Q: IS THERE ANYTHING DIFFERENT IN THE WAY YOUR APPROACHING THIS YEAR COMPARED TO PREVIOUS YEARS?
BC: You always have to evolve, if you don’t you will easily become stagnant and I’m not at the top yet so I see lots of things I need to change and improve on. Over the last 6-8 years of racing I’ve always had the endurance as my draw card. But my one real limiting factor is my top end ability to tolerate big powerful surges. This was highlighted in 70.3 worlds – I couldn’t handle that kind of power at the start of the ride. That’s actually something I’ve been working on a lot; combining short power efforts with strength and conditioning work and really seeing the gains in my numbers both in short intervals but also seeing that roll over into my longer sustained riding to be able to hold a higher FTP.
Q: SO YOU THINK HAVING THE ABILITY TO SUSTAIN THOSE HIGHER POWER EFFORTS IS STILL SOMETHING THAT BENEFITS YOU IN IRONMAN COMPARED TO 70.3?
BC: It depends which philosophy you look at within your training. If you feel you already have the endurance to go that distance – it’s a question of how you lift your power up to go faster over that distance. I believe I was missing the ability to ride at a higher wattage and absorb the bigger surges that some people may throw down to blow the race apart. Me being me, I’m not good at letting people go, I want to be at the pointy end, I want to race, so its nice to know that my tolerance for the surges has improved and I have a pretty solid idea of what I can handle these days on the ride and I know I am tracking positively towards my riding goals at Kona 2019.
Q: HOW IMPORTANT DO YOU THINK THE SWIM IS? KONA LAST YEAR YOU DIDN’T HAVE A GREAT STRATEGIC WIN BUT YOU HAD THE SWIM POTENTIAL TO BE AT THE FRONT OF THE RACE. THIS LEFT YOU 1:50 DOWN ON THE LEAD GROUP AND THEN YOU HAD TO WORK REALLY HARD ON THE BIKE – DID IT REMIND YOU OR REINFORCE HOW IMPORTANT THE SWIM IS IN IRONMAN DISTANCE?
BC: In some ways, it also reminded me that the days not over. If I had swum with that front group like I was hoping, I would have been further up the road and may not have had to do as much work early on in the bike, but at the same time I was still well in the mix of the race and I couldn’t give up. The swim is definitely a key part of Ironman and can set you up into a position where you can execute bike and run the way you hope to strategically.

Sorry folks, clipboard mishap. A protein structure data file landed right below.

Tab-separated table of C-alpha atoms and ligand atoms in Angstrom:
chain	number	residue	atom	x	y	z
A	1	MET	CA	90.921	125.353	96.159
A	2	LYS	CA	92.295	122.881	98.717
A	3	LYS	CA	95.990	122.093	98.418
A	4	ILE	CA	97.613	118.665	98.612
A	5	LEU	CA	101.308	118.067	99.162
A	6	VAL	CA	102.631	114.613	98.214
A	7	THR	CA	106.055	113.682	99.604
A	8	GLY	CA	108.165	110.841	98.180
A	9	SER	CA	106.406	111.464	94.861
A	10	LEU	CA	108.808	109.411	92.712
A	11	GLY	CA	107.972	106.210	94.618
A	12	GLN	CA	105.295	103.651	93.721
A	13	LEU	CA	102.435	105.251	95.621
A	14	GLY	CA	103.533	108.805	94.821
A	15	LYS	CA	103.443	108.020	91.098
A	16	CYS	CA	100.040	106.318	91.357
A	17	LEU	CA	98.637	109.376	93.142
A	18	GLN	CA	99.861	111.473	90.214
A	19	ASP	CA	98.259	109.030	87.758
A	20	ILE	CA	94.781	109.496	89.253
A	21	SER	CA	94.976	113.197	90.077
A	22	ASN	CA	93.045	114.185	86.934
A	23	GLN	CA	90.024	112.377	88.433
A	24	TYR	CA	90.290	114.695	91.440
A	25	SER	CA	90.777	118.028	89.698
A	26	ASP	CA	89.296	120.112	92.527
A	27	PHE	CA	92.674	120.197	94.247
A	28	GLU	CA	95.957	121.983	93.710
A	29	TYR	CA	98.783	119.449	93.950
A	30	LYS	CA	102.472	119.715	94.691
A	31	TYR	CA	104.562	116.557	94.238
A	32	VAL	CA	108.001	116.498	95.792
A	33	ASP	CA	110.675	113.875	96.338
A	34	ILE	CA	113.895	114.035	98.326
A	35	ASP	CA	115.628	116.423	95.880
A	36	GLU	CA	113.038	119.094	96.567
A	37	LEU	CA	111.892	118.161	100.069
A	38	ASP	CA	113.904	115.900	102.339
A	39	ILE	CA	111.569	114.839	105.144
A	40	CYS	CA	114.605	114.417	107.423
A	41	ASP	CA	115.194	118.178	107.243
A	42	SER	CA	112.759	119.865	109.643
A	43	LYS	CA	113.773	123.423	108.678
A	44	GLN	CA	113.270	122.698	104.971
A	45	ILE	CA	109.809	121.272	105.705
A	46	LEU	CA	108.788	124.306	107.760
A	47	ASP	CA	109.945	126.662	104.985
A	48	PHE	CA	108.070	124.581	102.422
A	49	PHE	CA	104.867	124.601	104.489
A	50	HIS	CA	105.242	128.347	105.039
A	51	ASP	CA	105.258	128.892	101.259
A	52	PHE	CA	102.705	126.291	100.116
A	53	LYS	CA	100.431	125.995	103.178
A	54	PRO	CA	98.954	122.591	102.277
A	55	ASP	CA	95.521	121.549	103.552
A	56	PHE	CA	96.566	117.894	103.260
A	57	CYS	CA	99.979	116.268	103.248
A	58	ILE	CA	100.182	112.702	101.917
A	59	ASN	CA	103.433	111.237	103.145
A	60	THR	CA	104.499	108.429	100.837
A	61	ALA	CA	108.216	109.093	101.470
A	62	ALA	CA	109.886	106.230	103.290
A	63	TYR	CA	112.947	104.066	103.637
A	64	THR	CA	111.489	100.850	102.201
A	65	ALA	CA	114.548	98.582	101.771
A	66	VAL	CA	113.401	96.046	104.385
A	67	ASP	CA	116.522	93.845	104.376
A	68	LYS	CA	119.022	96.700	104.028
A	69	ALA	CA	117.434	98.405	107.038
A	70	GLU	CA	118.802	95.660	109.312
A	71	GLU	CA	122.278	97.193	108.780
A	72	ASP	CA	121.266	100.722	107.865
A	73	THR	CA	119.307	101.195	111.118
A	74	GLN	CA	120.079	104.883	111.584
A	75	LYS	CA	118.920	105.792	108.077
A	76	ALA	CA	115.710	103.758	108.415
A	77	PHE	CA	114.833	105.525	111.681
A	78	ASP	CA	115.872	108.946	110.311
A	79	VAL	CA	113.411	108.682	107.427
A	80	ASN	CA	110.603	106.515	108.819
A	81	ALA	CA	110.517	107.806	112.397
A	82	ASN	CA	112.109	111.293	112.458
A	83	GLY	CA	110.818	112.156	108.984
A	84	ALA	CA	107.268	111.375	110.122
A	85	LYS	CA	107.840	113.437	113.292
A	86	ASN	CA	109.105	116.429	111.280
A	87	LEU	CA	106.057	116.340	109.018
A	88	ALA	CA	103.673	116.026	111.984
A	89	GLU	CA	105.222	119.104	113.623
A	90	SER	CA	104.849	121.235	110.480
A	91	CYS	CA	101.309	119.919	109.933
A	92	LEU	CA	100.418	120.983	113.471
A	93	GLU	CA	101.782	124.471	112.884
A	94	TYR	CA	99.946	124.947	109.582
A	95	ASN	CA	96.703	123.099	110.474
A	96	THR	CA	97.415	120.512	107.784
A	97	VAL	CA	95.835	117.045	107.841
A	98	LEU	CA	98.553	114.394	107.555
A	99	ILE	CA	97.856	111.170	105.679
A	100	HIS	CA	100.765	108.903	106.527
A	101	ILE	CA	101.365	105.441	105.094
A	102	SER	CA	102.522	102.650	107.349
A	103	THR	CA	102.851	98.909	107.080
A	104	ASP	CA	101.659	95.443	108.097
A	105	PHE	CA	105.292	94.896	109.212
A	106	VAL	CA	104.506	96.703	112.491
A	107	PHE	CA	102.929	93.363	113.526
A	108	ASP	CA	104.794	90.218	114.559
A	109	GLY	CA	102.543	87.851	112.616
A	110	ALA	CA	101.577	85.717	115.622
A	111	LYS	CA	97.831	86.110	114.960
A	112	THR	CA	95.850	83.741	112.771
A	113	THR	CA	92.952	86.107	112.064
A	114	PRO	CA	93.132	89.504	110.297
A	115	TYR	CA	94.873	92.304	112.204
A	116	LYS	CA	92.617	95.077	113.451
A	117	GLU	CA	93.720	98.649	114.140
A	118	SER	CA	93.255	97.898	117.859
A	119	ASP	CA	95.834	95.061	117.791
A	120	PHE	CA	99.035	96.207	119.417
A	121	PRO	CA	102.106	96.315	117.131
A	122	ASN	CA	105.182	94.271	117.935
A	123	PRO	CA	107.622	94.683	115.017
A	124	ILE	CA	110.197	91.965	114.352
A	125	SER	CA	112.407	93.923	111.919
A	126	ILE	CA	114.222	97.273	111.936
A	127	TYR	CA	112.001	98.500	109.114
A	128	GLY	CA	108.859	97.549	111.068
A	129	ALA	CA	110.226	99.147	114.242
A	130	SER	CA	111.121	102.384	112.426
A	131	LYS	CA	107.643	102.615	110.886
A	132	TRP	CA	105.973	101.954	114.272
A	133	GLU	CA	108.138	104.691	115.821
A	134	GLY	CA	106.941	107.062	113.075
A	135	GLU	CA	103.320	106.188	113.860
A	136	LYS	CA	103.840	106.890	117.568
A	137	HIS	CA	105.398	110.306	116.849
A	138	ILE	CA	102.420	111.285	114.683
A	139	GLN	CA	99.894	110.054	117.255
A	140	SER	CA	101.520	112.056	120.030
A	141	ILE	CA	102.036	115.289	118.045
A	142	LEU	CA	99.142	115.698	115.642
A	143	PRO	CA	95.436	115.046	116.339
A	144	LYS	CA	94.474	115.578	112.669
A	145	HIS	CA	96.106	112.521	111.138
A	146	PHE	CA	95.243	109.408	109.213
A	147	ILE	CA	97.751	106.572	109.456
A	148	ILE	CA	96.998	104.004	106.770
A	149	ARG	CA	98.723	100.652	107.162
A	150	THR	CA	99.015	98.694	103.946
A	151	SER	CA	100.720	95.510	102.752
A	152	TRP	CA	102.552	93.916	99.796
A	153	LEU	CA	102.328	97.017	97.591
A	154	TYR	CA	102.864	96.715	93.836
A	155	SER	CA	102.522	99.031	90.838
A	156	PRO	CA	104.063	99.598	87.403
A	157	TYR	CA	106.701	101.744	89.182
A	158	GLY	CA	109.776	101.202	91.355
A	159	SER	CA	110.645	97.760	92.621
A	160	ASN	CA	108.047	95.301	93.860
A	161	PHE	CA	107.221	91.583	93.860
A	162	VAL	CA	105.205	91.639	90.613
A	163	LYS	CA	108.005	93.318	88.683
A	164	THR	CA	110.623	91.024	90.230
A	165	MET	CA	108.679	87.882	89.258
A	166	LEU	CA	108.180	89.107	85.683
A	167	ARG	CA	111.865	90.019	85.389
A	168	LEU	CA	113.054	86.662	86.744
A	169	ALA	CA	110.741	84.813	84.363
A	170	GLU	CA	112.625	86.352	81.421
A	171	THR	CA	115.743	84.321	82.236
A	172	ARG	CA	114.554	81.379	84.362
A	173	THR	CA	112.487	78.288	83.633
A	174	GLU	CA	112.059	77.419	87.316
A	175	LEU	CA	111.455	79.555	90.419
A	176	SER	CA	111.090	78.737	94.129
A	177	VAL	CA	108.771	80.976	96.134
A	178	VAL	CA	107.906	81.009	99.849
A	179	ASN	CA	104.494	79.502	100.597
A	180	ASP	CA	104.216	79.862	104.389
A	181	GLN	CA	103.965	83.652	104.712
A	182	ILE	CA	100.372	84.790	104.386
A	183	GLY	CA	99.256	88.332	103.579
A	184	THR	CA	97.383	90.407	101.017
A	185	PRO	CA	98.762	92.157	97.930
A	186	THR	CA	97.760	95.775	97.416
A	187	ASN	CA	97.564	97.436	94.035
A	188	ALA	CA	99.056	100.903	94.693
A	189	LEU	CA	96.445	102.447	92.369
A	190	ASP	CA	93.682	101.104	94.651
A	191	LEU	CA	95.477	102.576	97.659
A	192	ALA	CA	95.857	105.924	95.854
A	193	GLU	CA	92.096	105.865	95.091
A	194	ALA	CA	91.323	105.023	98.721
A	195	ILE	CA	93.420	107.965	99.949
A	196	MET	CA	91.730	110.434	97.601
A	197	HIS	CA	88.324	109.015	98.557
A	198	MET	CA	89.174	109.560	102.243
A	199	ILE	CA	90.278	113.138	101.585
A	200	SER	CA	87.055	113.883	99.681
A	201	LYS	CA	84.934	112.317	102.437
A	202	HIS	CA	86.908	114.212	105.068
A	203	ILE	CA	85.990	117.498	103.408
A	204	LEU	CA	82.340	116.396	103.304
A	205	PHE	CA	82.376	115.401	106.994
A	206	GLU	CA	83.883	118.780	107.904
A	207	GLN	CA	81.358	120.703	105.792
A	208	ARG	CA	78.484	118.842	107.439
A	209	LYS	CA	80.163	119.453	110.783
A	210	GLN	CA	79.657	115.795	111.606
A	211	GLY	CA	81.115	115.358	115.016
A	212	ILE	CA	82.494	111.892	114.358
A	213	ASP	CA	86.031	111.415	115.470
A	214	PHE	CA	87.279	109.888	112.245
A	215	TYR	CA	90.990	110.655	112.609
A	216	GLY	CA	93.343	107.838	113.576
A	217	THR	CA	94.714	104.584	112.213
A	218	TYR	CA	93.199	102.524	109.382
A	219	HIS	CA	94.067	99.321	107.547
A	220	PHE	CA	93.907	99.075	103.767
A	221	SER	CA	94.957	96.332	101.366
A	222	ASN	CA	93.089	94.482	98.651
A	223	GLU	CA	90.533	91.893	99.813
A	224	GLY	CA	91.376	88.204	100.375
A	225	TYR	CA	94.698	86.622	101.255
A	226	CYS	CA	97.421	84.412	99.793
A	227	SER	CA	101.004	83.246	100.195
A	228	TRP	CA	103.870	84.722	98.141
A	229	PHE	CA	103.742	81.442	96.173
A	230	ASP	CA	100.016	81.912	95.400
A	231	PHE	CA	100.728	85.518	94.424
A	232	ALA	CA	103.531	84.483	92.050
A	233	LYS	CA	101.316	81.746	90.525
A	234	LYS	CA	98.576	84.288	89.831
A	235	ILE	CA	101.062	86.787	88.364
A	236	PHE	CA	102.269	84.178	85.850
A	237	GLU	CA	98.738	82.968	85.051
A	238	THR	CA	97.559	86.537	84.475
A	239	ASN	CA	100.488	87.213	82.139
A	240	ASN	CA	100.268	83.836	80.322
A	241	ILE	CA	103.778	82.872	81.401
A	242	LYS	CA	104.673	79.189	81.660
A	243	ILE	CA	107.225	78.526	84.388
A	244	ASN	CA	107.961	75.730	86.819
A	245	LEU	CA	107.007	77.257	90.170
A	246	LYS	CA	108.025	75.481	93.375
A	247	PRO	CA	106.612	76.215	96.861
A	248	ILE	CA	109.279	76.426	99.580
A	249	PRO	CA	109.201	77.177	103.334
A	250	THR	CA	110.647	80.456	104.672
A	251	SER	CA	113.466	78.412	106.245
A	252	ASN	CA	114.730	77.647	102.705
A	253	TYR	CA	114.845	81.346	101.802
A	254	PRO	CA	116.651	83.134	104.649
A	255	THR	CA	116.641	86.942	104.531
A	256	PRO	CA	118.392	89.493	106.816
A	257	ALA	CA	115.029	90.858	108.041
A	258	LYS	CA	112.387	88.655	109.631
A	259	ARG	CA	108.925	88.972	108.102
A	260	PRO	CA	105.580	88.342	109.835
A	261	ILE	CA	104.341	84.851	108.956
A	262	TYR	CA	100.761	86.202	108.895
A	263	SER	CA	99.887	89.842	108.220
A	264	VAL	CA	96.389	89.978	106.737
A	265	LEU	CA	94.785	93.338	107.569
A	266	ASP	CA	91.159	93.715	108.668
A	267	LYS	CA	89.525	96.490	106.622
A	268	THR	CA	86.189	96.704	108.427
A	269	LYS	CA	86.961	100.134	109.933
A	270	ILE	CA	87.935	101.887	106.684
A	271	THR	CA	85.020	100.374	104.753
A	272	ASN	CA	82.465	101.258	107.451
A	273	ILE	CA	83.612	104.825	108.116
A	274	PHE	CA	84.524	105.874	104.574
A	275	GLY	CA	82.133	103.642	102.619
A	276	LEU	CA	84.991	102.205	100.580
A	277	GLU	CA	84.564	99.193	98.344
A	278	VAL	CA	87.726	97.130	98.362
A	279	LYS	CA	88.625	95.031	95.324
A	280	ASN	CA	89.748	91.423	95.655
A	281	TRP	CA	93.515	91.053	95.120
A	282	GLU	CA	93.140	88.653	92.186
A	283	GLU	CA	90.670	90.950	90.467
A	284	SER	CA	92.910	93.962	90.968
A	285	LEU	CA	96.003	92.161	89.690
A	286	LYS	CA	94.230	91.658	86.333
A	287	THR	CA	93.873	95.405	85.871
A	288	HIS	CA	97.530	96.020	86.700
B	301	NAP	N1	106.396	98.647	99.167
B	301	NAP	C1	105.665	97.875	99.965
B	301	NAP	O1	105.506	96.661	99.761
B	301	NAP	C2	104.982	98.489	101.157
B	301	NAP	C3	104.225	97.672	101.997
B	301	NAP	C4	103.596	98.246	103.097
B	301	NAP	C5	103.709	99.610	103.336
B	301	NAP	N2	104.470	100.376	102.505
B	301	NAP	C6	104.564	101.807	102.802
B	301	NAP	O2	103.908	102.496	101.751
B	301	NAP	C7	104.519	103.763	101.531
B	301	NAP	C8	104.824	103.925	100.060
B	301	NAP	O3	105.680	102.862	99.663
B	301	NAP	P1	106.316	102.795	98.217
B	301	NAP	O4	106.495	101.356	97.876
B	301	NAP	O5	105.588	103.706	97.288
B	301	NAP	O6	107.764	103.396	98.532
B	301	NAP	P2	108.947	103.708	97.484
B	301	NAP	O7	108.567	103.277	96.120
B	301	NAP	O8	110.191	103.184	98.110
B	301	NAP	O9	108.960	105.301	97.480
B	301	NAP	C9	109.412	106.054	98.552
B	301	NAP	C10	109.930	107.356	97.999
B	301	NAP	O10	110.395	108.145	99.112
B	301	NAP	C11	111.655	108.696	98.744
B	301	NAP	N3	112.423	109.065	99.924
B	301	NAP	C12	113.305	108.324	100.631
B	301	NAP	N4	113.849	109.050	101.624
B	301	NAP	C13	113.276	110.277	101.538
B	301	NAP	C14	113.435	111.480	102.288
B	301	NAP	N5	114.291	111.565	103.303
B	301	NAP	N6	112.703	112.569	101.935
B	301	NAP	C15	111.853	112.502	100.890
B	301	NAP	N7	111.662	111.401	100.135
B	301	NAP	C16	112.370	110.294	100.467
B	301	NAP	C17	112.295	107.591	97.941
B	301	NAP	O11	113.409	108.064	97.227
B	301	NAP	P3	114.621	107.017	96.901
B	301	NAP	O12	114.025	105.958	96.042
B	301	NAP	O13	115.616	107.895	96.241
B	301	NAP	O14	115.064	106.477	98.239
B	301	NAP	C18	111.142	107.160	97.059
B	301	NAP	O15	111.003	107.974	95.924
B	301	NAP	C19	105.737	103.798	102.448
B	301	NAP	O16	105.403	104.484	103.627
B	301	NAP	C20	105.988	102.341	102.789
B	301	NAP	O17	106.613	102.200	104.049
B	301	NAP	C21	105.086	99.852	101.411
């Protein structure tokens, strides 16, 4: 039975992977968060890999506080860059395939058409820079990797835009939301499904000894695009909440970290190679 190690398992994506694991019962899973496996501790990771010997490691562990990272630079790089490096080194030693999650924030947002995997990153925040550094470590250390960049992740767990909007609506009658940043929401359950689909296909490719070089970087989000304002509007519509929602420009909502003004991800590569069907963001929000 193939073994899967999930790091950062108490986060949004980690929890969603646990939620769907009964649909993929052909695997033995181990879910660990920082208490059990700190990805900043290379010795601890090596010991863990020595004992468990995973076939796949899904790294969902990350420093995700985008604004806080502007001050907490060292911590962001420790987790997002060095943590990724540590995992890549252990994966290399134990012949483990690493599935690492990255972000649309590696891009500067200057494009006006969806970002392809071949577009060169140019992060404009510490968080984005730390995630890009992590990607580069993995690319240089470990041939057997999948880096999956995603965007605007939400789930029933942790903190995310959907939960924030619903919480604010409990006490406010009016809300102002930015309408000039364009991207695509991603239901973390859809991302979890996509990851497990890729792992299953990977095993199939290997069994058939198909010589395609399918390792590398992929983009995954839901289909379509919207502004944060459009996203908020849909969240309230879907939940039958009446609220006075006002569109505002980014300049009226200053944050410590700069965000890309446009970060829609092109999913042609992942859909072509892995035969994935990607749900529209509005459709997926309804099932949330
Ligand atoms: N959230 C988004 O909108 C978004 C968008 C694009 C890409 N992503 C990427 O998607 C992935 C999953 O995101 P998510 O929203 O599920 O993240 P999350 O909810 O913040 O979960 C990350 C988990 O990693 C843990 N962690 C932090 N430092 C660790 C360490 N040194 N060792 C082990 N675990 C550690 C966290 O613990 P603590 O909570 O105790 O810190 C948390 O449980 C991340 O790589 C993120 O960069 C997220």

Q: YOUR BEST MARATHON TIME IS 2:39:39 AT CAIRNS LAST YEAR. HOW DID YOU FEEL ABOUT THE LEAD INTO THE EVENT IN TERMS OF YOUR RUN AND DO YOU BELIEVE ITS AT THE TOP END OF WHAT YOU CAN DO?
BC: I do think that that’s near the top end of what I can do and there’s not many people that can run faster than that which is good. I haven’t got it in my mind that I can run faster than that at Kona, but I do have the believe that I can consistently run that time and that’s my real goal. I had a bad day at IMNZ and still ran 2:45 – if I’m running well and comfortably, I can run a 2:40 everyday I race Ironman so that’s my goal.
My coach however believes I am achieving better run numbers than I ever have right now, off the back off a lot more volume than I have even consistently put down. The one thing everyone knows about my marathon run is that it isn’t ever consistent and surging is common play. It could be that if I throw out a consistent run at my threshold that I can crack my previous PB of 2:39:29, ideally when it counts.
Q: WHAT ARE THE KEY COMPONENTS FOR YOU ON THE RUN THAT WILL MAKE THE DIFFERENCE TO CONSISTENCY ON YOUR RUN PERFORMANCE?
The big thing I was lacking at IMNZ was nutrition. I had a slump the 20 km mark and I know I missed nutrition towards the end of my ride. This definitely affected me. I’ve been working a lot more with higher miles – doing bigger run-weeks – I think that volume will cross over to my ability for a consistent run that about the low 2:40’s/2:39’s.
Q: WHAT IS A KEY SESSION YOU’VE BEEN BUILDING ON WITH REGARD TO YOUR RUN TRAINING?
A good solid warm up (30-45 mins): some stretches, mobility wok and then into 4-5 x 3 km sessions at about that 3:20 pace. I’m getting comfortable running that pace and that’s something I’ve seen some really big improvements from.
Q: WHAT’S YOUR GOAL FOR THE 2019 SEASON?
Being a kiwi, we are not brought up to say we want to win. But that is what I want to do. Why else would I have become a professional athlete?
Image: Korupt Vision